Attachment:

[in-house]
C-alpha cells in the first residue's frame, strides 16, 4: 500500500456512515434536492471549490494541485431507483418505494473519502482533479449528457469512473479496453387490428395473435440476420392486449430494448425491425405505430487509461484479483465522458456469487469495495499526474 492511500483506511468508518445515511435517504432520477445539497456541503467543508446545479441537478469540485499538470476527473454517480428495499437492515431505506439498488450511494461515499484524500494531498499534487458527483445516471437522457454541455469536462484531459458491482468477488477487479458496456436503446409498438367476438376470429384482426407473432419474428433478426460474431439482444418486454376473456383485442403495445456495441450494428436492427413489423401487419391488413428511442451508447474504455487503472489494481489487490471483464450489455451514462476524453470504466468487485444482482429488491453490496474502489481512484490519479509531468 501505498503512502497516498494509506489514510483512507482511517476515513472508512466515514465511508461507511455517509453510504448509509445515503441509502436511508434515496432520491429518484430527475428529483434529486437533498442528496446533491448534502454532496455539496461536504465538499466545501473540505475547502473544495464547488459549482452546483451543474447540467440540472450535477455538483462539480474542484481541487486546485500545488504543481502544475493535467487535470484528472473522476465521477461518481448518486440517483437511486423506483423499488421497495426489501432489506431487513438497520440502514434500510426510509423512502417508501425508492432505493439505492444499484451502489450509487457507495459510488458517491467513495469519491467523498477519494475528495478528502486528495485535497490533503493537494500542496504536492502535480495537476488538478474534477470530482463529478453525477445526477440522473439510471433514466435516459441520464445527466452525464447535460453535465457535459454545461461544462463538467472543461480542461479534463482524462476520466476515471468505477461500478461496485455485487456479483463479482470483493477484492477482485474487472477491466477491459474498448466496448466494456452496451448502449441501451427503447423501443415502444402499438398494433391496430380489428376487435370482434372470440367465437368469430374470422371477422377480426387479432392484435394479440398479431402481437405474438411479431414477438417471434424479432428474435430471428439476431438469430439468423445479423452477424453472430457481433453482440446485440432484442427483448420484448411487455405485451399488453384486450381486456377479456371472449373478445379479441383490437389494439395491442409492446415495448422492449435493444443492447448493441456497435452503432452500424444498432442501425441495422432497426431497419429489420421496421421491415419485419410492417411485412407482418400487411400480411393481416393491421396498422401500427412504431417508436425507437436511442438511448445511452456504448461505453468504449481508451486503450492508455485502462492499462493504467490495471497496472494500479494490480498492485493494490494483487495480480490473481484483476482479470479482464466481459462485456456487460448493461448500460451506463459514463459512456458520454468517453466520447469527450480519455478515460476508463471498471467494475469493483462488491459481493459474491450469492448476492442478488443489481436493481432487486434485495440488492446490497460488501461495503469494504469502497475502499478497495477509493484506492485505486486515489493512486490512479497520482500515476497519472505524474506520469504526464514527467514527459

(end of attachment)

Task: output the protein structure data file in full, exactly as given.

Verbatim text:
[in-house]
C-alpha cells in the first residue's frame, strides 16, 4: 500500500456512515434536492471549490494541485431507483418505494473519502482533479449528457469512473479496453387490428395473435440476420392486449430494448425491425405505430487509461484479483465522458456469487469495495499526474 492511500483506511468508518445515511435517504432520477445539497456541503467543508446545479441537478469540485499538470476527473454517480428495499437492515431505506439498488450511494461515499484524500494531498499534487458527483445516471437522457454541455469536462484531459458491482468477488477487479458496456436503446409498438367476438376470429384482426407473432419474428433478426460474431439482444418486454376473456383485442403495445456495441450494428436492427413489423401487419391488413428511442451508447474504455487503472489494481489487490471483464450489455451514462476524453470504466468487485444482482429488491453490496474502489481512484490519479509531468 501505498503512502497516498494509506489514510483512507482511517476515513472508512466515514465511508461507511455517509453510504448509509445515503441509502436511508434515496432520491429518484430527475428529483434529486437533498442528496446533491448534502454532496455539496461536504465538499466545501473540505475547502473544495464547488459549482452546483451543474447540467440540472450535477455538483462539480474542484481541487486546485500545488504543481502544475493535467487535470484528472473522476465521477461518481448518486440517483437511486423506483423499488421497495426489501432489506431487513438497520440502514434500510426510509423512502417508501425508492432505493439505492444499484451502489450509487457507495459510488458517491467513495469519491467523498477519494475528495478528502486528495485535497490533503493537494500542496504536492502535480495537476488538478474534477470530482463529478453525477445526477440522473439510471433514466435516459441520464445527466452525464447535460453535465457535459454545461461544462463538467472543461480542461479534463482524462476520466476515471468505477461500478461496485455485487456479483463479482470483493477484492477482485474487472477491466477491459474498448466496448466494456452496451448502449441501451427503447423501443415502444402499438398494433391496430380489428376487435370482434372470440367465437368469430374470422371477422377480426387479432392484435394479440398479431402481437405474438411479431414477438417471434424479432428474435430471428439476431438469430439468423445479423452477424453472430457481433453482440446485440432484442427483448420484448411487455405485451399488453384486450381486456377479456371472449373478445379479441383490437389494439395491442409492446415495448422492449435493444443492447448493441456497435452503432452500424444498432442501425441495422432497426431497419429489420421496421421491415419485419410492417411485412407482418400487411400480411393481416393491421396498422401500427412504431417508436425507437436511442438511448445511452456504448461505453468504449481508451486503450492508455485502462492499462493504467490495471497496472494500479494490480498492485493494490494483487495480480490473481484483476482479470479482464466481459462485456456487460448493461448500460451506463459514463459512456458520454468517453466520447469527450480519455478515460476508463471498471467494475469493483462488491459481493459474491450469492448476492442478488443489481436493481432487486434485495440488492446490497460488501461495503469494504469502497475502499478497495477509493484506492485505486486515489493512486490512479497520482500515476497519472505524474506520469504526464514527467514527459